CORNHILL SOCIAL HISTORY PROJECT
“I don’t know when Jean Hutchison got the tenancy of Hotel Lands (photos below) from the then Collingwood Estate although that could probably be found in the estate records. I do know she was farming the 70 acres from the cottage that lies between Mamie Simpson’s and the old schoolhouse when we came to Cramond Hill in September 1951. She left sometime in 1956.
Nor do I know her early history, but believe that she was born locally and dressed like a man from her girlhood. When I first knew her in the early 1950’s she usually wore a shirt and jacket, flat cap, heavy corduroy trousers and boots. She had a dark, weather-beaten complexion, not many teeth and a working farmer’s hands. She shared the cottage with two sisters, one named Mame, but can’t remember the name of the other. There were also two German former prisoners of war who worked on the small farm. I’m not certain if they stayed in the cottage with the three sisters or not.
Mame wore a dress, usually with wellingtons and a big apron. She’s the one I remember bringing cows through the village from fields behind where the railway station was, where Station Gardens now is. They were brought in and milked in what was the Hotel Lands steading behind the Collingwood Arms. This is now detached houses.
At that time (1950s) there was a two-storey granary (photos below), a byre and several small outbuildings, used to keep hens and possibly pigs and a tumbledown shed/garage (photo below) made of sleepers. Bags of grain weighing up to two hundredweights (slightly more than 100 kilos) were carried up an outside flight of stone steps to the upper granary.
We think the top label reads “Berwickshire County Show,
(Saturday?) 3rd August 1957 FIRST”
Lower label reads “Berwickshire County Show ? ? RESERVE CHAMPION ”
|The 70 acres ran two fields wide from the station up towards Cramond Hill. One field was always referred to as Jean’s Field. Another was The Covert and, of course, the Station Field.
Jean and the sisters worked hard, but the land and a small herd of Dairy Shorthorn cows would not have been enough to support them plus two workers even if she had been a much better farmer than she was. Dealers looking for cheap grazing for sheep and cattle also took advantage of her. The net result was that in 1956 she was forced to give up the farm. Jean, and possibly Mame to begin with, was then employed at Jim McGregor’s farm Coldstream Mains to milk a herd of Red Poll cattle. She worked there for some years.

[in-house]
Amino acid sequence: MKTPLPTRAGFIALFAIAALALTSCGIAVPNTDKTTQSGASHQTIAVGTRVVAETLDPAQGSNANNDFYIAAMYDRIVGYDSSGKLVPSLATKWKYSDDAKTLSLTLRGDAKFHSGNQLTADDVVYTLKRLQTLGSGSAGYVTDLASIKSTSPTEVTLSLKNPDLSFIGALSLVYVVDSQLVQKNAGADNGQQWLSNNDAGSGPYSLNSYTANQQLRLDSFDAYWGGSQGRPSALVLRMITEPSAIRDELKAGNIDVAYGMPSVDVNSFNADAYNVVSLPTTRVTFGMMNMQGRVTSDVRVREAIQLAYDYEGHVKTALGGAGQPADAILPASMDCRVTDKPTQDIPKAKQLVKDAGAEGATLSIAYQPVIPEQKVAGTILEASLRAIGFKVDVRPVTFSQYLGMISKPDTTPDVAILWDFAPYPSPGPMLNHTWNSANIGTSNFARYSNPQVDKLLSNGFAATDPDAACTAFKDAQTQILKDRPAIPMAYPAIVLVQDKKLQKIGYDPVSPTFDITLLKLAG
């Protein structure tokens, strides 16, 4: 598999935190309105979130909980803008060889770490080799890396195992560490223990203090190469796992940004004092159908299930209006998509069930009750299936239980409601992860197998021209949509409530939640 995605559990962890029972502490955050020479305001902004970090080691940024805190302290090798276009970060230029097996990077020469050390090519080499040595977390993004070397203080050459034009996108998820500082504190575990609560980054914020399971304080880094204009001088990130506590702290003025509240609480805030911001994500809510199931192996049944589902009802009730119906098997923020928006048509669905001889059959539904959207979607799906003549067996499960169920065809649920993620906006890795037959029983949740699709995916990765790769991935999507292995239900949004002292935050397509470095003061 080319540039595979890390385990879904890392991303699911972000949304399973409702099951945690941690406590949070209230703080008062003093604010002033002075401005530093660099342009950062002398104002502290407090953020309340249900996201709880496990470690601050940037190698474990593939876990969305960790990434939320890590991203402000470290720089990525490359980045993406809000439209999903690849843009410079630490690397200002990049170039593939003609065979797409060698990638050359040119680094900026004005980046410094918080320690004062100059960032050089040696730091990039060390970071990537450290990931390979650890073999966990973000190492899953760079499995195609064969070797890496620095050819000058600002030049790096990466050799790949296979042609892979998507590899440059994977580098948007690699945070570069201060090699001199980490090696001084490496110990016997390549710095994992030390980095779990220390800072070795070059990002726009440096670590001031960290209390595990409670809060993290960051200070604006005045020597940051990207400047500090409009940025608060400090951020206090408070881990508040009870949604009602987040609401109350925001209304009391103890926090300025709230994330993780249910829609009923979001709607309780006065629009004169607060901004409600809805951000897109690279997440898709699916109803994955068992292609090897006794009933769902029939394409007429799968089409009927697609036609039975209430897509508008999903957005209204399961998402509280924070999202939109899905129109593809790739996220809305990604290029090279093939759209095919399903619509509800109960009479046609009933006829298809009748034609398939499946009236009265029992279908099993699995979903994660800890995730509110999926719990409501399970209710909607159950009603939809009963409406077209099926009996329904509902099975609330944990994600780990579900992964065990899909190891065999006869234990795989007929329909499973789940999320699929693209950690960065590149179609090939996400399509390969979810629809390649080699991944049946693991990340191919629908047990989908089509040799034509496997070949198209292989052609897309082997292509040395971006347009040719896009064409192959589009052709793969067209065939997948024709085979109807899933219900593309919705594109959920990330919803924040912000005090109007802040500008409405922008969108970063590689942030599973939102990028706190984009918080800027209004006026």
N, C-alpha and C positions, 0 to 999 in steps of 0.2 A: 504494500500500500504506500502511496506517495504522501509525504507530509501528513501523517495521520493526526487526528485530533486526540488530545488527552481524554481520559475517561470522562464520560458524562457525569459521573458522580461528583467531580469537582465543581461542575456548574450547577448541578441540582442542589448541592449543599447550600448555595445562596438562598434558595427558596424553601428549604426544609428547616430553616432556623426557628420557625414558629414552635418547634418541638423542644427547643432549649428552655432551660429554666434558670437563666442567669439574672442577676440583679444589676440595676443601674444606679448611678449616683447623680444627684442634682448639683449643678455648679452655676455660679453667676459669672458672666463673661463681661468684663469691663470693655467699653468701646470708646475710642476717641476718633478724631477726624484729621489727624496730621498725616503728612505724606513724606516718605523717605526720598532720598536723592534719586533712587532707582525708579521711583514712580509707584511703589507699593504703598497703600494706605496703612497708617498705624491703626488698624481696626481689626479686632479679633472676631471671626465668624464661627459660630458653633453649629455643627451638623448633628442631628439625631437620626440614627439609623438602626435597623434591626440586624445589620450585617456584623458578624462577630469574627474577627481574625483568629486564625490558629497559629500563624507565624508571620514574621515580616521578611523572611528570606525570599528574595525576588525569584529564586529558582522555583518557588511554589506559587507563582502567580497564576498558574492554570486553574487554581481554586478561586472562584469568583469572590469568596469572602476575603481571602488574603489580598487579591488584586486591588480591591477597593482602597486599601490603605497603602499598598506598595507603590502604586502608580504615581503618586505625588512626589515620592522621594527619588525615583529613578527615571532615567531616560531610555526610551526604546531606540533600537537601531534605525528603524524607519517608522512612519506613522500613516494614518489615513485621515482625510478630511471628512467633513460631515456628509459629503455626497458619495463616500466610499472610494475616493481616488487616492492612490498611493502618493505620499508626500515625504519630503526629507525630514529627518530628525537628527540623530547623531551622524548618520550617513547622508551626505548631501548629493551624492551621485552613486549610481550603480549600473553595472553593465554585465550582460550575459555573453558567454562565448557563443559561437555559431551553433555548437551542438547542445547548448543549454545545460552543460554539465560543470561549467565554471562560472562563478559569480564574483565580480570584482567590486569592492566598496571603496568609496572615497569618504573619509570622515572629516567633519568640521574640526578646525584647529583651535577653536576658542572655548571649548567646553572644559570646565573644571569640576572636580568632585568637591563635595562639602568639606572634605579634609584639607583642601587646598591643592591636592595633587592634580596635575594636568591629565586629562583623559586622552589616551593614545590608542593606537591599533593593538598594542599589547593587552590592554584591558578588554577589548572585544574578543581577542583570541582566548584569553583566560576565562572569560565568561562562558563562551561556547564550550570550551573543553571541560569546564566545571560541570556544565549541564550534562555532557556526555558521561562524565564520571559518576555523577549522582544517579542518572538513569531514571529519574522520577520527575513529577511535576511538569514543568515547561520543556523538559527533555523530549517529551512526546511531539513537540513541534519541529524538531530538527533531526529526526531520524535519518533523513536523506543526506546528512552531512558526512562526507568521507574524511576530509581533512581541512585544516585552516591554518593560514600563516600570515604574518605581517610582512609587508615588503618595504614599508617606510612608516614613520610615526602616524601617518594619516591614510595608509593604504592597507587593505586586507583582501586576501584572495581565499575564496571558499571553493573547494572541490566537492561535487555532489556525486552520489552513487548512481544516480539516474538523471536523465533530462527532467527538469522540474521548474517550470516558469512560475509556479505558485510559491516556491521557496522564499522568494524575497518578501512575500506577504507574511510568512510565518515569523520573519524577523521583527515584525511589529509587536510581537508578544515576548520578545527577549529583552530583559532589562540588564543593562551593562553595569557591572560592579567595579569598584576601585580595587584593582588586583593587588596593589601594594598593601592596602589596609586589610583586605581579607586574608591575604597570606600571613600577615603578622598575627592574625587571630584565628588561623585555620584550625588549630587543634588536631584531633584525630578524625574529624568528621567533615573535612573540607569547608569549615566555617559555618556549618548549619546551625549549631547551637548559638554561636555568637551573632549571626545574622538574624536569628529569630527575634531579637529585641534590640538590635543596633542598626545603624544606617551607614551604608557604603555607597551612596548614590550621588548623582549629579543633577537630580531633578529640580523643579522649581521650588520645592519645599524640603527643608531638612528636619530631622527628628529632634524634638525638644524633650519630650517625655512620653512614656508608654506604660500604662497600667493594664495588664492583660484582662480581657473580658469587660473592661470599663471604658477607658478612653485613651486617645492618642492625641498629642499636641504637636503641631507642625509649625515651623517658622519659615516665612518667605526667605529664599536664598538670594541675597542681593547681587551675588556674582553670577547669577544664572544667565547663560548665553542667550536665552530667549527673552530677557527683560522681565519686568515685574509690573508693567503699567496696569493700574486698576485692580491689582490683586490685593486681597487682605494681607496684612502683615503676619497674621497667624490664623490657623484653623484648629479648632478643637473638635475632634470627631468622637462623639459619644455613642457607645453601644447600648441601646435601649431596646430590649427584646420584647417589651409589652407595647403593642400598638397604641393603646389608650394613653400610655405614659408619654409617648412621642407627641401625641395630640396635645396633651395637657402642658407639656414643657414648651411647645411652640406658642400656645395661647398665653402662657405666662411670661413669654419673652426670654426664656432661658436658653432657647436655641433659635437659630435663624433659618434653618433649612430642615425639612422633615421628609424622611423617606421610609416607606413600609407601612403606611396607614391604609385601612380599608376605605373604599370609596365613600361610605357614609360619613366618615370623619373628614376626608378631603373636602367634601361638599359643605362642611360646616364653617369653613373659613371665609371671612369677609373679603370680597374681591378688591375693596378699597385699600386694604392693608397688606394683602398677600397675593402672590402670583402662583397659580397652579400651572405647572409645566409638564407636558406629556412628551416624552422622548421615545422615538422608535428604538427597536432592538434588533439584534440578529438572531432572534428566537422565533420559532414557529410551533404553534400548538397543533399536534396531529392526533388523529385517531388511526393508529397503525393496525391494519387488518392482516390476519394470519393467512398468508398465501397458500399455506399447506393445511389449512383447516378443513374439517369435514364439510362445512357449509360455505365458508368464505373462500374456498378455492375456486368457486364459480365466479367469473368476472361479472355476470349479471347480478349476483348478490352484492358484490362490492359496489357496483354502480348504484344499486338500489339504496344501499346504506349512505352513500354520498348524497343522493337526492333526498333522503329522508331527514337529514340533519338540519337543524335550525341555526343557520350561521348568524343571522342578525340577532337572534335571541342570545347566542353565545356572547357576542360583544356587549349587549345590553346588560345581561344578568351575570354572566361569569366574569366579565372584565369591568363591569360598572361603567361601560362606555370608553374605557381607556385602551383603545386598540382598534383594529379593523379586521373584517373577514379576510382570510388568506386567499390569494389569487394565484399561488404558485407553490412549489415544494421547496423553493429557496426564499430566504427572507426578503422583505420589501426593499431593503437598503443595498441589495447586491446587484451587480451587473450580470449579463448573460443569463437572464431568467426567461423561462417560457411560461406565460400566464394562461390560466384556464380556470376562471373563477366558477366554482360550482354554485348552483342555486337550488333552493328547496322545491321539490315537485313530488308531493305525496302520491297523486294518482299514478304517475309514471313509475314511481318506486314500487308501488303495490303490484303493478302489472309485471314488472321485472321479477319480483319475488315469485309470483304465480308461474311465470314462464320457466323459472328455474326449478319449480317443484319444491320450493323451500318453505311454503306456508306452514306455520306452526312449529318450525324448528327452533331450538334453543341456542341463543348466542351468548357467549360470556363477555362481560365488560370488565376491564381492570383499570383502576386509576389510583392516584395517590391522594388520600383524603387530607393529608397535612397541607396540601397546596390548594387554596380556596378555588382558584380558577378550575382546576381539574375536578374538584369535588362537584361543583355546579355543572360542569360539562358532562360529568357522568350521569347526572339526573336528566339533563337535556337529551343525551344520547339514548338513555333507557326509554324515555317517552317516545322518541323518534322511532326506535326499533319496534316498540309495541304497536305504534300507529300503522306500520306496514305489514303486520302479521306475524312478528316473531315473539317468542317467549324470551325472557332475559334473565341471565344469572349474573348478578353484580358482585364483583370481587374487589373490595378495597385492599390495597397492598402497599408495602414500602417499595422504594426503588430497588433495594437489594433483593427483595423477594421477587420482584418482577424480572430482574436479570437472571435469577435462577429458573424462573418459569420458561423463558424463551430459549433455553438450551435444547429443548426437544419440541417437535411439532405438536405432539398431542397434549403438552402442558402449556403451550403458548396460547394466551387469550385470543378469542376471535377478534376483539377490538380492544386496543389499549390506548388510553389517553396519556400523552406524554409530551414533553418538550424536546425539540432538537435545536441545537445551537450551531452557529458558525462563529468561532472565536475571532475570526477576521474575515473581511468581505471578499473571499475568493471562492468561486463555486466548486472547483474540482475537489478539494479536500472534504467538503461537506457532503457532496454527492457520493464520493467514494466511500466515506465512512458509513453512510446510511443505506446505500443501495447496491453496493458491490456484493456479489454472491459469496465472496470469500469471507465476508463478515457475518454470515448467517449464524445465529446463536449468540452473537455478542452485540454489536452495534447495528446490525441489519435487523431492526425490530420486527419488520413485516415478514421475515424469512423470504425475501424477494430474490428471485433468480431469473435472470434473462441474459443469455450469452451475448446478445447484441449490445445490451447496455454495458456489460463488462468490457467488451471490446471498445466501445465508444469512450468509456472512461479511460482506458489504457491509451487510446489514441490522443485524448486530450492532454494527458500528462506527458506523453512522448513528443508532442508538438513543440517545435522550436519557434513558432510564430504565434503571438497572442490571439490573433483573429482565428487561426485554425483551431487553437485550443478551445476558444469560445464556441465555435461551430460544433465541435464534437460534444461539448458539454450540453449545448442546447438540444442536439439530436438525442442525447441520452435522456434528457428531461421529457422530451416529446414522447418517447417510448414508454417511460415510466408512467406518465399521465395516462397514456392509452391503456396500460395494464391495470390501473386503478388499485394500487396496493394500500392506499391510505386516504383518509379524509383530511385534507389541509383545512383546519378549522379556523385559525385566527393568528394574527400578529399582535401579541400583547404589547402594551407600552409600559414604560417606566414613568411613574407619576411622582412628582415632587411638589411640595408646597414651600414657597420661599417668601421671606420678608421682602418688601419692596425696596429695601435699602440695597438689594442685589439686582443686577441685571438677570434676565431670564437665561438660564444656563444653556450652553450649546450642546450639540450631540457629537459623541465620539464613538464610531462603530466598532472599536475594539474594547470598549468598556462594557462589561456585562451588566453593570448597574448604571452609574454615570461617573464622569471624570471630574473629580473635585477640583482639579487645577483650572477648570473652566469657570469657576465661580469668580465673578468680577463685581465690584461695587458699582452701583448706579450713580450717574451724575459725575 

She was a friendly woman who always spoke to children, but never mastered my name. I was always “Fiddes”. I don’t recall her being teased or insulted about the way she dressed, she was simply Jean to the villagers. At that time it was also common for female farm workers to wear heavy work clothes, often borrowed or passed on from male relatives, so Jean blended in quite happily.”
A Fourth supreme championship success was achieved by the Northumberland based Flodden flock of Jonathon Hayward at the 34th annual Northern Counties of England branch of the Suffolk Sheep Society’s pedigree show and sale at Skipton Auction Mart, held on Saturday.
Mr. Hayward, of East Learmouth, Cornhill on Tweed, landed top honours with his class-winning ram lamb and male champion, one of January-born triplets by the Bentley Bond-sired Hallhill Hudson, acquired for 2,000 guineas at Edinburgh last year.
Both the dam and grand dam were home-bred, the latter – by Strathisla Supreme Champion winning supreme honours at the 2003 Border Suffolk Club Show and a half sister to the female champion at the Northumberland County Show in 2005.
Although the title winner, making its debut in the exhibition arena, remained unsold, Mr. Hayward did find buyers for his first prize-winning pair of ram lambs, which sold for 390 and 400 guineas respectively. Both were products of Flodden championship winners at the Border Suffolk Club and Northumberland County Shows. While entry numbers were down due to continuing Bluetongue restrictions an improvement on last year, when, although the show went ahead as normal, the sale scheduled for the following day was a victim of the foot and mouth outbreak.
Jonathan Hayward has since sold East Learmouth Farm and returned down South. He bred pedigree Suffolk sheep and Highland Cattle which won numerous prizes at various agricultural shows.